While rural Wales is a great place to live and work, reductions in public spending, socio-economic change, poor infrastructure and ongoing challenges of service delivery are adversely affecting the 600,000 or so people who live there
That’s the conclusion of a report, published by the Auditor General for Wales, which calls for councils to think and act differently to address this challenge.
The report examines the changing face of rural Wales and looks at the demographic challenges in providing council services to dispersed communities. The loss of the cornerstone of village life, such as banks and post offices, and poor infrastructure are causing challenges and councils struggle to find sustainable ways to help.
The report concludes that, too often, councils continue to deliver a ‘one-size fits all approach’ which is creating and reinforcing rural inequality. Key to addressing the challenge, is to make a reality of coordinated and integrated services to maximise both the use of resources and the quality of service delivery.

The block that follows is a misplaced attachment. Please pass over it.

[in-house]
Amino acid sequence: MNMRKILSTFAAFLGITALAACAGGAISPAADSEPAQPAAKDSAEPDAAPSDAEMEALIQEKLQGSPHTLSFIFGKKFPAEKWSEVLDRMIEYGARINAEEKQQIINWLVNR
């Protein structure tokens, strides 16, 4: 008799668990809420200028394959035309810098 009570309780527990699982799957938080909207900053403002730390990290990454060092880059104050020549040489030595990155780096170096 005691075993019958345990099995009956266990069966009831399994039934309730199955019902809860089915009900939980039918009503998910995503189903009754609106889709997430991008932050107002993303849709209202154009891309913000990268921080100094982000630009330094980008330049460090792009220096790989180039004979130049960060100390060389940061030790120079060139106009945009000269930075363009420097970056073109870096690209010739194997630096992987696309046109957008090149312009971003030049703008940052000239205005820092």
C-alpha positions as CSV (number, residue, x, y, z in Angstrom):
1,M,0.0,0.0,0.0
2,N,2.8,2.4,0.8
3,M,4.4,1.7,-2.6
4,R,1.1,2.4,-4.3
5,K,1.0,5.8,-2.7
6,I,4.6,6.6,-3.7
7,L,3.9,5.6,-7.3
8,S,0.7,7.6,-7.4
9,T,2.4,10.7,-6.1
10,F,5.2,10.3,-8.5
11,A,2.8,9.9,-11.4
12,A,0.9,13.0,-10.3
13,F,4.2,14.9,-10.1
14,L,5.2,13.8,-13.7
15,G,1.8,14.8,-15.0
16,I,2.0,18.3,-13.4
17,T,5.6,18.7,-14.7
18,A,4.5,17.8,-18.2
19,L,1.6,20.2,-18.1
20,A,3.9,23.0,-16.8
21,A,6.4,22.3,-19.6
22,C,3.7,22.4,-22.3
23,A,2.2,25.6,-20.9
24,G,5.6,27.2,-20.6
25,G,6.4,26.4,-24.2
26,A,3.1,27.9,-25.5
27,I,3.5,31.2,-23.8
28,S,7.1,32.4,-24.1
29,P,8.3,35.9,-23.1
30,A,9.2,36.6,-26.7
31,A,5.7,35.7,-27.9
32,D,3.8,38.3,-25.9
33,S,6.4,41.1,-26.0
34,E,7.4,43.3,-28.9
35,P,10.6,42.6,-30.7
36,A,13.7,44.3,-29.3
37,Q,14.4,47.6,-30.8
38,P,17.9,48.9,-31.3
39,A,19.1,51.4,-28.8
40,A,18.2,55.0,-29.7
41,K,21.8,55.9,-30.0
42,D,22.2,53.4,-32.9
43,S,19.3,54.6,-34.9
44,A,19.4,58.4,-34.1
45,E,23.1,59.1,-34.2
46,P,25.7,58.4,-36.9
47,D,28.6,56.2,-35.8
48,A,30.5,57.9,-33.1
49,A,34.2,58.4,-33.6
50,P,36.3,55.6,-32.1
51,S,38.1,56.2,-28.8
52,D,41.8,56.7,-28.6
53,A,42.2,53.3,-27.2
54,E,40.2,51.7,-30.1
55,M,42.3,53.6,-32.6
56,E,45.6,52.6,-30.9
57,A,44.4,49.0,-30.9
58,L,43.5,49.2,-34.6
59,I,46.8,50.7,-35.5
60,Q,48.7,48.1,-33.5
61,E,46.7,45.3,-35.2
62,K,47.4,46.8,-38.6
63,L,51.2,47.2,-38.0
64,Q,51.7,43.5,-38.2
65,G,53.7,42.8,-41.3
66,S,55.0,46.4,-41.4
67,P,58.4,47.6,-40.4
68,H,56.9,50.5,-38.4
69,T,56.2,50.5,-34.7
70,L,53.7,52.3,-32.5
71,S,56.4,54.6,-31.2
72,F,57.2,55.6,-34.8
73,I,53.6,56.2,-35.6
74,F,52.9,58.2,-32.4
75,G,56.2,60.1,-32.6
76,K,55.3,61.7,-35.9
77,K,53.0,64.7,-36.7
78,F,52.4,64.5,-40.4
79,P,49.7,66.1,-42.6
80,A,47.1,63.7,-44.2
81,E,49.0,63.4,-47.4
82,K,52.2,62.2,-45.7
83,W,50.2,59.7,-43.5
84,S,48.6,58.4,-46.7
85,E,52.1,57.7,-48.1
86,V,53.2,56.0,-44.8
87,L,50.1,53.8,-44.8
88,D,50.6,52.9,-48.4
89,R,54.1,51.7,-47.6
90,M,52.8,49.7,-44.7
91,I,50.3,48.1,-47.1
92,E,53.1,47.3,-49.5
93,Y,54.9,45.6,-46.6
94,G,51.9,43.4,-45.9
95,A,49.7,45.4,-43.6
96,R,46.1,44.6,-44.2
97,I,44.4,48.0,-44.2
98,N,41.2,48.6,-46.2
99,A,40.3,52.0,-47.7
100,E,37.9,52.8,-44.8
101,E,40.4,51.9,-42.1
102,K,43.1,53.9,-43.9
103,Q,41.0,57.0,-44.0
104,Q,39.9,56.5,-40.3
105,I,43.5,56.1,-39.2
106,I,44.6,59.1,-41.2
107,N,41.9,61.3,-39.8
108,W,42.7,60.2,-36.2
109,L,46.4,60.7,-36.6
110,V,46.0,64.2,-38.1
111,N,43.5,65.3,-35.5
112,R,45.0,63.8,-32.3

The report calls for better liaison and cooperation between public, private and voluntary sector providers, including the development of multi-purpose, cross-sector hubs. Public bodies also need to do more to equip citizens and communities to become more resilient and self-reliant as public finances continue to reduce.
The Auditor General for Wales, Adrian Crompton said:
“The shape of Wales is changing and it’s important that people who live in rural areas don’t get left behind. I urge public bodies to find collaborative and sustainable solutions to address rural inequality before an issue turns into a crisis. With an ageing population; a move to more online self-service and the changing nature of the high street, councils need to work with citizens, the third sector and with public sector partners to maximise their resources to better serve rural communities.”